5 Minute Post: The Gospels and Jesus

Jesus the JewI am preparing the syllabus for my Spring course, “Jesus the Jew, Jesus the Christ.” The title and course description (which were assigned to me but I like) provide a direction for the course that suggests an exploration of the Jesus of history and the Christ of faith. The tricky part for me is that I question our ability to say much about Jesus historically. The Gospels are proclamation (John 20:30-31 is clearest about this). Even Luke, with his claims to history (see e.g., Luke 1:1-4), is writing a very different type of history than we write today. In short, I am not sure if we can recover a historical Jesus that is anything more than either a personal projection (Schweitzer’s famous well that all historians look down) or an affirmation of communal claims. I am not satisfied calling either of these historical; both are Christs of faith (or in some cases, unfaith).

Here’s the rub: The Gospels are documents of a faith community and reflect well the interests and needs of later communities. I can only access Mark’s and Matthew’s and Luke’s and John’s Christ. Since the Gospels are not historically reliable for me, how then shall I teach the “Jesus the Jew” portion of the course? What suggestions do you, wise reader, have to offer? I look forward to the conversation!

15 Comments

Filed under bible, early Christianity, methods

15 responses to “5 Minute Post: The Gospels and Jesus

  1. Tom

    What level is the course and do they have any previous BS/Theol/Relig experience?

    • All have at least one religion course under their belt, not necessarily a lot of practice with textual study, though. Most will be juniors and seniors.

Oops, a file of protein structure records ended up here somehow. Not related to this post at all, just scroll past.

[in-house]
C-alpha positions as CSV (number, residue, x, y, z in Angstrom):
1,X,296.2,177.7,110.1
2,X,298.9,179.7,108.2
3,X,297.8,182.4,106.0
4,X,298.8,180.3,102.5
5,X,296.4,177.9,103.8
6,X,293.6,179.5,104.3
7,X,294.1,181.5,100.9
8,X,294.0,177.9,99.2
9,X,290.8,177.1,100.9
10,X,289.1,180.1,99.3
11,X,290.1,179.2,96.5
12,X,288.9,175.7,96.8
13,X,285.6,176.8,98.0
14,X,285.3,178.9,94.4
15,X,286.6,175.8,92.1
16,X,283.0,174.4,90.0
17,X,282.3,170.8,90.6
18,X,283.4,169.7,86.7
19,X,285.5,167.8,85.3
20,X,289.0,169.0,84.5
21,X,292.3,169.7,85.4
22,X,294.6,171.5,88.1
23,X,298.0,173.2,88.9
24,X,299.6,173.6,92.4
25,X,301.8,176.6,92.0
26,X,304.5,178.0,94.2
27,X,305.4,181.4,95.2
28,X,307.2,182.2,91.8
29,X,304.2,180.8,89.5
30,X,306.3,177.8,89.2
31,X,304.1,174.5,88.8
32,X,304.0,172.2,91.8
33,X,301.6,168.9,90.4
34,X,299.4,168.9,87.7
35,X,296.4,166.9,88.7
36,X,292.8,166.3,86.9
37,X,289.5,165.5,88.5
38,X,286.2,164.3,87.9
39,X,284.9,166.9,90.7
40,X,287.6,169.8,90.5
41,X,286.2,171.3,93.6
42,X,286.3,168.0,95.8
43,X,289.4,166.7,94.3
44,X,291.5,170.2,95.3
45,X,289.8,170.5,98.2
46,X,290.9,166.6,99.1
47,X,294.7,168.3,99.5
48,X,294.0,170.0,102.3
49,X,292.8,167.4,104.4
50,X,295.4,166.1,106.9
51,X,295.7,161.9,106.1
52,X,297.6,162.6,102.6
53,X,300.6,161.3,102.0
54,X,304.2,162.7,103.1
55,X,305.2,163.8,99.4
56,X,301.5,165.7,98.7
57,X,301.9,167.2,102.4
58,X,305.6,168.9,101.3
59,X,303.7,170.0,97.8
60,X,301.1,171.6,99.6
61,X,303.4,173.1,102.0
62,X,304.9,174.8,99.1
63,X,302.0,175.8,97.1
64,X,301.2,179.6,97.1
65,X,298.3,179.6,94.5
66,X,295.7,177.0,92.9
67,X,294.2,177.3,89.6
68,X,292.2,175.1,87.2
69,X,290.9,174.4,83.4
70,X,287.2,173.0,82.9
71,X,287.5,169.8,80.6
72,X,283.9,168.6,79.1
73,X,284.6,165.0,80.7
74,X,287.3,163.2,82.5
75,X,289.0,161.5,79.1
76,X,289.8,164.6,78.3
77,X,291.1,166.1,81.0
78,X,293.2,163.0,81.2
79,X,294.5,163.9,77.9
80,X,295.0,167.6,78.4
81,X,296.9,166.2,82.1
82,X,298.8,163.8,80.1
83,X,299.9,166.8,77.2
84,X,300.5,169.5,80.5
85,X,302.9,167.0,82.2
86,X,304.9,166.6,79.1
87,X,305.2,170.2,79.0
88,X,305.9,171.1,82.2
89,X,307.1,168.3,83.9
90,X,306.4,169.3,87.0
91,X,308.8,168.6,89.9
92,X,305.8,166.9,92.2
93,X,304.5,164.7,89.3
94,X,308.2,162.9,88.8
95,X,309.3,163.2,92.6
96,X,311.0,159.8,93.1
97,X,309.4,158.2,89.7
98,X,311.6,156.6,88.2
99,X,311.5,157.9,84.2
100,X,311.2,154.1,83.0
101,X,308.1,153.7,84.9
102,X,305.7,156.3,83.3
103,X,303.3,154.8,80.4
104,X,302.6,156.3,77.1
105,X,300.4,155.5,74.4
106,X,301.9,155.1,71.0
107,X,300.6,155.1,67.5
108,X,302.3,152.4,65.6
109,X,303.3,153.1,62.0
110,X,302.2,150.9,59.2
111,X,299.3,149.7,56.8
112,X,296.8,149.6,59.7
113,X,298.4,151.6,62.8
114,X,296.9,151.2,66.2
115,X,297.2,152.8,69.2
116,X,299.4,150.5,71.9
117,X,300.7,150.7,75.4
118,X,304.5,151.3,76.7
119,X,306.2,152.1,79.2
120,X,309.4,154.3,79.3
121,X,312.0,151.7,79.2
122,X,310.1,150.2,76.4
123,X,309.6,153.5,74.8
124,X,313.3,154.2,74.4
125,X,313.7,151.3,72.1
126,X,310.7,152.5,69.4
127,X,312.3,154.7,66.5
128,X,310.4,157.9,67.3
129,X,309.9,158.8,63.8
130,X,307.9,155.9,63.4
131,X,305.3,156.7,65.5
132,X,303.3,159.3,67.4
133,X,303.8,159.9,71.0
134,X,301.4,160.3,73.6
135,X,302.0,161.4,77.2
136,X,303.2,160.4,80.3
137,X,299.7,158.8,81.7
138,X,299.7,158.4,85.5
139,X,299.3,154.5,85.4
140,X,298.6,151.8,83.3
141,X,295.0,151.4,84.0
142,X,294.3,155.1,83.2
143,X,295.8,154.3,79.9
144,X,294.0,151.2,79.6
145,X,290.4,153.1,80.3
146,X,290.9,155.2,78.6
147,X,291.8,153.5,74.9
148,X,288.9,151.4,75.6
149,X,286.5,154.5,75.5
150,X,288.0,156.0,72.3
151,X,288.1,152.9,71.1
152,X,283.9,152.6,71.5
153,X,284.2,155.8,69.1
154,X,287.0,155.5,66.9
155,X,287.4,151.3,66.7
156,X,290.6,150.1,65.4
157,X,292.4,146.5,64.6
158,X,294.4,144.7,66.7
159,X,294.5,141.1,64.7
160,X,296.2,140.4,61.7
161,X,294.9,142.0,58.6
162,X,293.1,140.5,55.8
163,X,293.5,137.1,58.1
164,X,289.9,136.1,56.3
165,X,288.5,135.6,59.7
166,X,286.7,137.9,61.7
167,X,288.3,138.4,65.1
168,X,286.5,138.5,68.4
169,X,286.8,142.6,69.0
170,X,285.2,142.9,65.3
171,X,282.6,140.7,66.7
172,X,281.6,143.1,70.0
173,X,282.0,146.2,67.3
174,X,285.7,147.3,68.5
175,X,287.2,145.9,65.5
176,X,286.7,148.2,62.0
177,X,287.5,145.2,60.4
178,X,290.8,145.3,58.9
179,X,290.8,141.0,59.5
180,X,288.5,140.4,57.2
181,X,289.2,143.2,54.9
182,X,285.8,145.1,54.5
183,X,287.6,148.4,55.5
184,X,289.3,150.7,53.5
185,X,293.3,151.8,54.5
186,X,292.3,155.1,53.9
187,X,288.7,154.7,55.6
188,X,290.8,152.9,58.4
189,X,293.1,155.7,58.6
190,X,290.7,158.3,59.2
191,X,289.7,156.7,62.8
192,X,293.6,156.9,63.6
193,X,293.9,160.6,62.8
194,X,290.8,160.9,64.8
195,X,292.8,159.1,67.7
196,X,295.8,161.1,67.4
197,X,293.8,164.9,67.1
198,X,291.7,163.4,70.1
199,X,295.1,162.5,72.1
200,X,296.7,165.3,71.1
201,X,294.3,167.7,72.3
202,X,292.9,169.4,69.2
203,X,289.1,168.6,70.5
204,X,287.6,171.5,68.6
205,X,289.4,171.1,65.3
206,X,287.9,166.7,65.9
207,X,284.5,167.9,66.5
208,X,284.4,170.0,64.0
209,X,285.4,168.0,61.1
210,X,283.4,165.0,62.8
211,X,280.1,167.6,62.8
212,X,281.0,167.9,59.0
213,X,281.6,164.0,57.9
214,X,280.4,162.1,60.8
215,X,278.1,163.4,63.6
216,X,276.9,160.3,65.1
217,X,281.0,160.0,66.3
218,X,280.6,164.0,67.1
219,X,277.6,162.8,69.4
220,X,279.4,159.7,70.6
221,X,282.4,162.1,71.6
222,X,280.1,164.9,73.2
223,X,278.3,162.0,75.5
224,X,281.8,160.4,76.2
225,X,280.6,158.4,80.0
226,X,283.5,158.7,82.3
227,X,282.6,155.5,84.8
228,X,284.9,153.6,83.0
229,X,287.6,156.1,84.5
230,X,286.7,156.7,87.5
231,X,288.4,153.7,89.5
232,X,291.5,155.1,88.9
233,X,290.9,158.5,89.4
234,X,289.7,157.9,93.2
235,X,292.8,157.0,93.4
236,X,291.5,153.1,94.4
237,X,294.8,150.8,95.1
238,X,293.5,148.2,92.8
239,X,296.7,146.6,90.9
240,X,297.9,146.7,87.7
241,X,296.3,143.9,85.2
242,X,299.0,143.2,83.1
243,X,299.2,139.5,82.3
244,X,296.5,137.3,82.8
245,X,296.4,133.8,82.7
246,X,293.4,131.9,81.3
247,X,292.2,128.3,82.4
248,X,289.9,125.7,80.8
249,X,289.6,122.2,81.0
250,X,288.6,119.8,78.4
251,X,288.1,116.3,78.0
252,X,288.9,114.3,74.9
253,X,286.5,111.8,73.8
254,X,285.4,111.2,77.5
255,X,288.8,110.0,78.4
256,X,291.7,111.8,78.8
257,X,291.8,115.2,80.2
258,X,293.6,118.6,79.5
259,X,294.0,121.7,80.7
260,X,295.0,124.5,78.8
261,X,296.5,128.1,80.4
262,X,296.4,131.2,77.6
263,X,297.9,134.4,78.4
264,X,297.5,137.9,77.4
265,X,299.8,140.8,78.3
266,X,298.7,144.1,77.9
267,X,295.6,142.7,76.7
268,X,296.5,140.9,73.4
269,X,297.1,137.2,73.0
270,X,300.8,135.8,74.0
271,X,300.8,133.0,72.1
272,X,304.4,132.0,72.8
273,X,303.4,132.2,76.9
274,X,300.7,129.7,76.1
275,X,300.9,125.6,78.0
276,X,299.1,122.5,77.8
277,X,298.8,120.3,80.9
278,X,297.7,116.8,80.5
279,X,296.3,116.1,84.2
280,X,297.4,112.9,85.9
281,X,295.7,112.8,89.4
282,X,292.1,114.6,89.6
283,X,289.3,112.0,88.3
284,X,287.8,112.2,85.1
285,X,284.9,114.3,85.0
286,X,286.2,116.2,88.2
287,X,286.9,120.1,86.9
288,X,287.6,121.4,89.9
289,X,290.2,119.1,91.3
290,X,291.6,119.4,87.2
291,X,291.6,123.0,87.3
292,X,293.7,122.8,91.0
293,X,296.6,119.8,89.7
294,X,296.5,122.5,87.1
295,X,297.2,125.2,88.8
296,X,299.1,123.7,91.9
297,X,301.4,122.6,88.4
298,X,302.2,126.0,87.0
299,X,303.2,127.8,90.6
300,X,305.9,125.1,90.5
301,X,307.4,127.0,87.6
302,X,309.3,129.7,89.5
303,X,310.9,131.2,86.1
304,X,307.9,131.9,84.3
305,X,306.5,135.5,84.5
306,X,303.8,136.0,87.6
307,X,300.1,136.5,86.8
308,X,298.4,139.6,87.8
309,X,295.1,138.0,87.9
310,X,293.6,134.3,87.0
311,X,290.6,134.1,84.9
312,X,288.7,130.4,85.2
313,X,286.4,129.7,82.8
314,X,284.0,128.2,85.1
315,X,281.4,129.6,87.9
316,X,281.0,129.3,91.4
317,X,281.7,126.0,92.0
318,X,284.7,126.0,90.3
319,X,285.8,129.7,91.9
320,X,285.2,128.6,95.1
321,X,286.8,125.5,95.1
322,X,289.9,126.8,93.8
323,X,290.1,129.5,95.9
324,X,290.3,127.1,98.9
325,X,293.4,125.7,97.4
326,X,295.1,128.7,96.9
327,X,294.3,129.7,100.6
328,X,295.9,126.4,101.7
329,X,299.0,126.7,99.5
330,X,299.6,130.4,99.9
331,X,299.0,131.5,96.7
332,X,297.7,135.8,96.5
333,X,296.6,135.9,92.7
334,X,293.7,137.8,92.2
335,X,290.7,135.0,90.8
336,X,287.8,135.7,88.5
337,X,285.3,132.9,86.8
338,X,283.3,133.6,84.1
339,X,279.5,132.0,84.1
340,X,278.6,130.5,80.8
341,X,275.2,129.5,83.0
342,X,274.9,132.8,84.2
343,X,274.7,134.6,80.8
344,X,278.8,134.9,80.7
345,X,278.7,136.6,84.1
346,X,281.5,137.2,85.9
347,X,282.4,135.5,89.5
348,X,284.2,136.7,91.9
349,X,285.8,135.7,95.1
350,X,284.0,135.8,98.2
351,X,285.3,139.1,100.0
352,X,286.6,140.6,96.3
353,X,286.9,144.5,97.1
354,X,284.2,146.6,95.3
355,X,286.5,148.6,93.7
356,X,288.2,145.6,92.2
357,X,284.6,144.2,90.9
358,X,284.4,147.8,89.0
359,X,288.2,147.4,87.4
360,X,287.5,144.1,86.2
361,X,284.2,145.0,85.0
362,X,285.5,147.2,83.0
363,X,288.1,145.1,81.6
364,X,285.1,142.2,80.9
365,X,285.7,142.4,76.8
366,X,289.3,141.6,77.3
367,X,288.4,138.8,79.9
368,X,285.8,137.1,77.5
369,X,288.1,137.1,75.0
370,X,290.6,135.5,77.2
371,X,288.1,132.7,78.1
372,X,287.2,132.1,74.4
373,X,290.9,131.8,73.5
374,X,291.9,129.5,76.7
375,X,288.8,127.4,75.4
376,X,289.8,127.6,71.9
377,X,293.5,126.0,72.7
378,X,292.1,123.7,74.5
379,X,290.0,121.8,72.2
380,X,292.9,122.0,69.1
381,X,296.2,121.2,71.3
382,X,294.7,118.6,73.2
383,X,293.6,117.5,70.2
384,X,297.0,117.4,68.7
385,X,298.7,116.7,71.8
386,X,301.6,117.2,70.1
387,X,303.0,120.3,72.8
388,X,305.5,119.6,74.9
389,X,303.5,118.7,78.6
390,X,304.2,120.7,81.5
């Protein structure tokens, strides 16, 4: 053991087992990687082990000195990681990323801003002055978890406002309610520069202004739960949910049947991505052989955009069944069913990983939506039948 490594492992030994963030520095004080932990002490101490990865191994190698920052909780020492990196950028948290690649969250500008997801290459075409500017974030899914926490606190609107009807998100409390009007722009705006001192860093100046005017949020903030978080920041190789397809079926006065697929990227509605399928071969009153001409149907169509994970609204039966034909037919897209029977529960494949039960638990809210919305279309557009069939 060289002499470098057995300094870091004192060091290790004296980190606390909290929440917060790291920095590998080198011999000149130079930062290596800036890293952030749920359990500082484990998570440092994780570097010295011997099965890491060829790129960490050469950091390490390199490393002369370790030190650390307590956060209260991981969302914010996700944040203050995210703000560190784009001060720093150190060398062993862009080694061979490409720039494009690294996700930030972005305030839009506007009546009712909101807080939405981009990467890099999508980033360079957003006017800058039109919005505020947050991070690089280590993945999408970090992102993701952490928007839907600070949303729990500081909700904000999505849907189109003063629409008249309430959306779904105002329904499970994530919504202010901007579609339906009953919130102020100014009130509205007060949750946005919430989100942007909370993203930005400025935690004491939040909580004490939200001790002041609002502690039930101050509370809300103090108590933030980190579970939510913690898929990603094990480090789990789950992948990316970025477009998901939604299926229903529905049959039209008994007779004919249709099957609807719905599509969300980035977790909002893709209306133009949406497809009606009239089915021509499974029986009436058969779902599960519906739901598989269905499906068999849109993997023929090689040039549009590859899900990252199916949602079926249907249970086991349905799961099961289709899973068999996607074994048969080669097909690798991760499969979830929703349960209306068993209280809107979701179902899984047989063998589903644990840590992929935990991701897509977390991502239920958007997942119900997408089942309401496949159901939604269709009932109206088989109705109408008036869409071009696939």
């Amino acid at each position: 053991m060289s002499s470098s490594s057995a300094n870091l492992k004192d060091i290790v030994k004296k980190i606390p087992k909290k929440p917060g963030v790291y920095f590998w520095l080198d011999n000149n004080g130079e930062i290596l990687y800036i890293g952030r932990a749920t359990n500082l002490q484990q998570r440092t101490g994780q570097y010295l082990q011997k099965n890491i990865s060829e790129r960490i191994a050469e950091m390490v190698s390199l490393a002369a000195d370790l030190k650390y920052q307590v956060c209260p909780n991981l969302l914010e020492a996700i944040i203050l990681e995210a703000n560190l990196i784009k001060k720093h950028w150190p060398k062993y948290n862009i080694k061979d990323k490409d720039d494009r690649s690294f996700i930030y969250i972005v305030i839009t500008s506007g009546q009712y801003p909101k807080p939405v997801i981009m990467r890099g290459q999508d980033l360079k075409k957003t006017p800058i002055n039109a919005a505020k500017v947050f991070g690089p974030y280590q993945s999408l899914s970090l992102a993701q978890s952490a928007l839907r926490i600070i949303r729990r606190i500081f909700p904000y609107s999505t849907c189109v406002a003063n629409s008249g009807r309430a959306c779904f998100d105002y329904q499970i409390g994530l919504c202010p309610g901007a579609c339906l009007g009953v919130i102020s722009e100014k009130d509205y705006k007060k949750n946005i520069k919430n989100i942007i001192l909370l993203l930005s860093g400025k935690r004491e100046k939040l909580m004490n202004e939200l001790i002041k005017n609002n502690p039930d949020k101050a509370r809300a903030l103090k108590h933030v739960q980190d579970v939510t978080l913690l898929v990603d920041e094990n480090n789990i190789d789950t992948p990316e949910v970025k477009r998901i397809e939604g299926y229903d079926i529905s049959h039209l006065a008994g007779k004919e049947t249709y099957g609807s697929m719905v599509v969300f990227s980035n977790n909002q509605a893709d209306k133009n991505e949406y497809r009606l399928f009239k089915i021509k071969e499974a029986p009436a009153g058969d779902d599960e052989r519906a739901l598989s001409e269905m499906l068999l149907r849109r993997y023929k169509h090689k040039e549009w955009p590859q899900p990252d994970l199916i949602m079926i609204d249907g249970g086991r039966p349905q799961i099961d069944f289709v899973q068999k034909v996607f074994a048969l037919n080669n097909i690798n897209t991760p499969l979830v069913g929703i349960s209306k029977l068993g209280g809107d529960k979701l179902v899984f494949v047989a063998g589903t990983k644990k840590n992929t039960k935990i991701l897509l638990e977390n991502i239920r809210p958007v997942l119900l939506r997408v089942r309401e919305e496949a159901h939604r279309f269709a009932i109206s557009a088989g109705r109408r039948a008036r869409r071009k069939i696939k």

• Tom

        Although you don’t personally go with the historical Jesus stuff you’d still need to talk about it. If the students are used to reading the gospels as straight-up biographies of a real guy called Jesus it will be a shock to have that challenged.

        You could also critique the title a bit during the course. “Jesus as a Jew” and how that is read shapes the way that his “Christ-ness” is read. The two are mutually dependent.

      • Great ideas. Thanks for the thoughtful insight!

  2. Would it be enough to teach “Any Male Jew of that period” – a historically accurate exploration of the culture, religious life, education, etc. that would have been experienced at that time… And then explore your theory that we don’t have source texts that allow us to get close enough to be able to describe Jesus the Jew?

  3. Somewhere I have a book about Jesus through the centuries/ages/history. I haven’t spent a lot of time with it, but I wonder if you could do a historical survey of the understanding of Jesus the Jew. Walk through how new scholarship has informed/misinformed/changed.

  4. It would have been fun if you had mentioned this when you were here. You probably didn’t know that I had taught a course on “An Archaeological Search for Jesus” in our Northfield Elder Collegium, a group of retired professors from St. Olaf and. Carleton and others who want to keep stretching their minds. I have been studying this subject for
    45 years both in Israel and the U of WI.

  5. Pingback: 5 Minute Post: Would a Poor Person Ever Say That? | dyingsparrows

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